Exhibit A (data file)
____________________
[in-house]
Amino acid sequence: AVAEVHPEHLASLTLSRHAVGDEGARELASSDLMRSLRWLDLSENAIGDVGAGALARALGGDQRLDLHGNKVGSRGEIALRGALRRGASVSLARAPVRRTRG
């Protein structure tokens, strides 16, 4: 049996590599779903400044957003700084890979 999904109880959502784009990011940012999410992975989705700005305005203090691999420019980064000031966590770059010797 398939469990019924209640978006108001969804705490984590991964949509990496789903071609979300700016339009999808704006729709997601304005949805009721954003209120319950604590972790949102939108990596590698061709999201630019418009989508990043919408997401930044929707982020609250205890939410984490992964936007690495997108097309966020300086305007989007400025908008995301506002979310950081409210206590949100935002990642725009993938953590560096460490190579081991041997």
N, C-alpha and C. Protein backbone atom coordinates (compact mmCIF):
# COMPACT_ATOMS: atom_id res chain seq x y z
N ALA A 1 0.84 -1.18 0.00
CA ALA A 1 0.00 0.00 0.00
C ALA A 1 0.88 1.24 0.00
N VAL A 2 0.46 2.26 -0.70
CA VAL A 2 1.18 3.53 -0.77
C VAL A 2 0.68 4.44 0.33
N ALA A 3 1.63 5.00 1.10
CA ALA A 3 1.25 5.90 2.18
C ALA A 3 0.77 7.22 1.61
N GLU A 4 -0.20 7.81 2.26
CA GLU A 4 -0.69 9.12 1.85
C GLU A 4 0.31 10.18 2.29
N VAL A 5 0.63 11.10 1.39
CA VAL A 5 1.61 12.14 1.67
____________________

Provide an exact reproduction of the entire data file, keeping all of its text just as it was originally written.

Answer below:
[in-house]
Amino acid sequence: AVAEVHPEHLASLTLSRHAVGDEGARELASSDLMRSLRWLDLSENAIGDVGAGALARALGGDQRLDLHGNKVGSRGEIALRGALRRGASVSLARAPVRRTRG
């Protein structure tokens, strides 16, 4: 049996590599779903400044957003700084890979 999904109880959502784009990011940012999410992975989705700005305005203090691999420019980064000031966590770059010797 398939469990019924209640978006108001969804705490984590991964949509990496789903071609979300700016339009999808704006729709997601304005949805009721954003209120319950604590972790949102939108990596590698061709999201630019418009989508990043919408997401930044929707982020609250205890939410984490992964936007690495997108097309966020300086305007989007400025908008995301506002979310950081409210206590949100935002990642725009993938953590560096460490190579081991041997």
N, C-alpha and C. Protein backbone atom coordinates (compact mmCIF):
# COMPACT_ATOMS: atom_id res chain seq x y z
N ALA A 1 0.84 -1.18 0.00
CA ALA A 1 0.00 0.00 0.00
C ALA A 1 0.88 1.24 0.00
N VAL A 2 0.46 2.26 -0.70
CA VAL A 2 1.18 3.53 -0.77
C VAL A 2 0.68 4.44 0.33
N ALA A 3 1.63 5.00 1.10
CA ALA A 3 1.25 5.90 2.18
C ALA A 3 0.77 7.22 1.61
N GLU A 4 -0.20 7.81 2.26
CA GLU A 4 -0.69 9.12 1.85
C GLU A 4 0.31 10.18 2.29
N VAL A 5 0.63 11.10 1.39
CA VAL A 5 1.61 12.14 1.67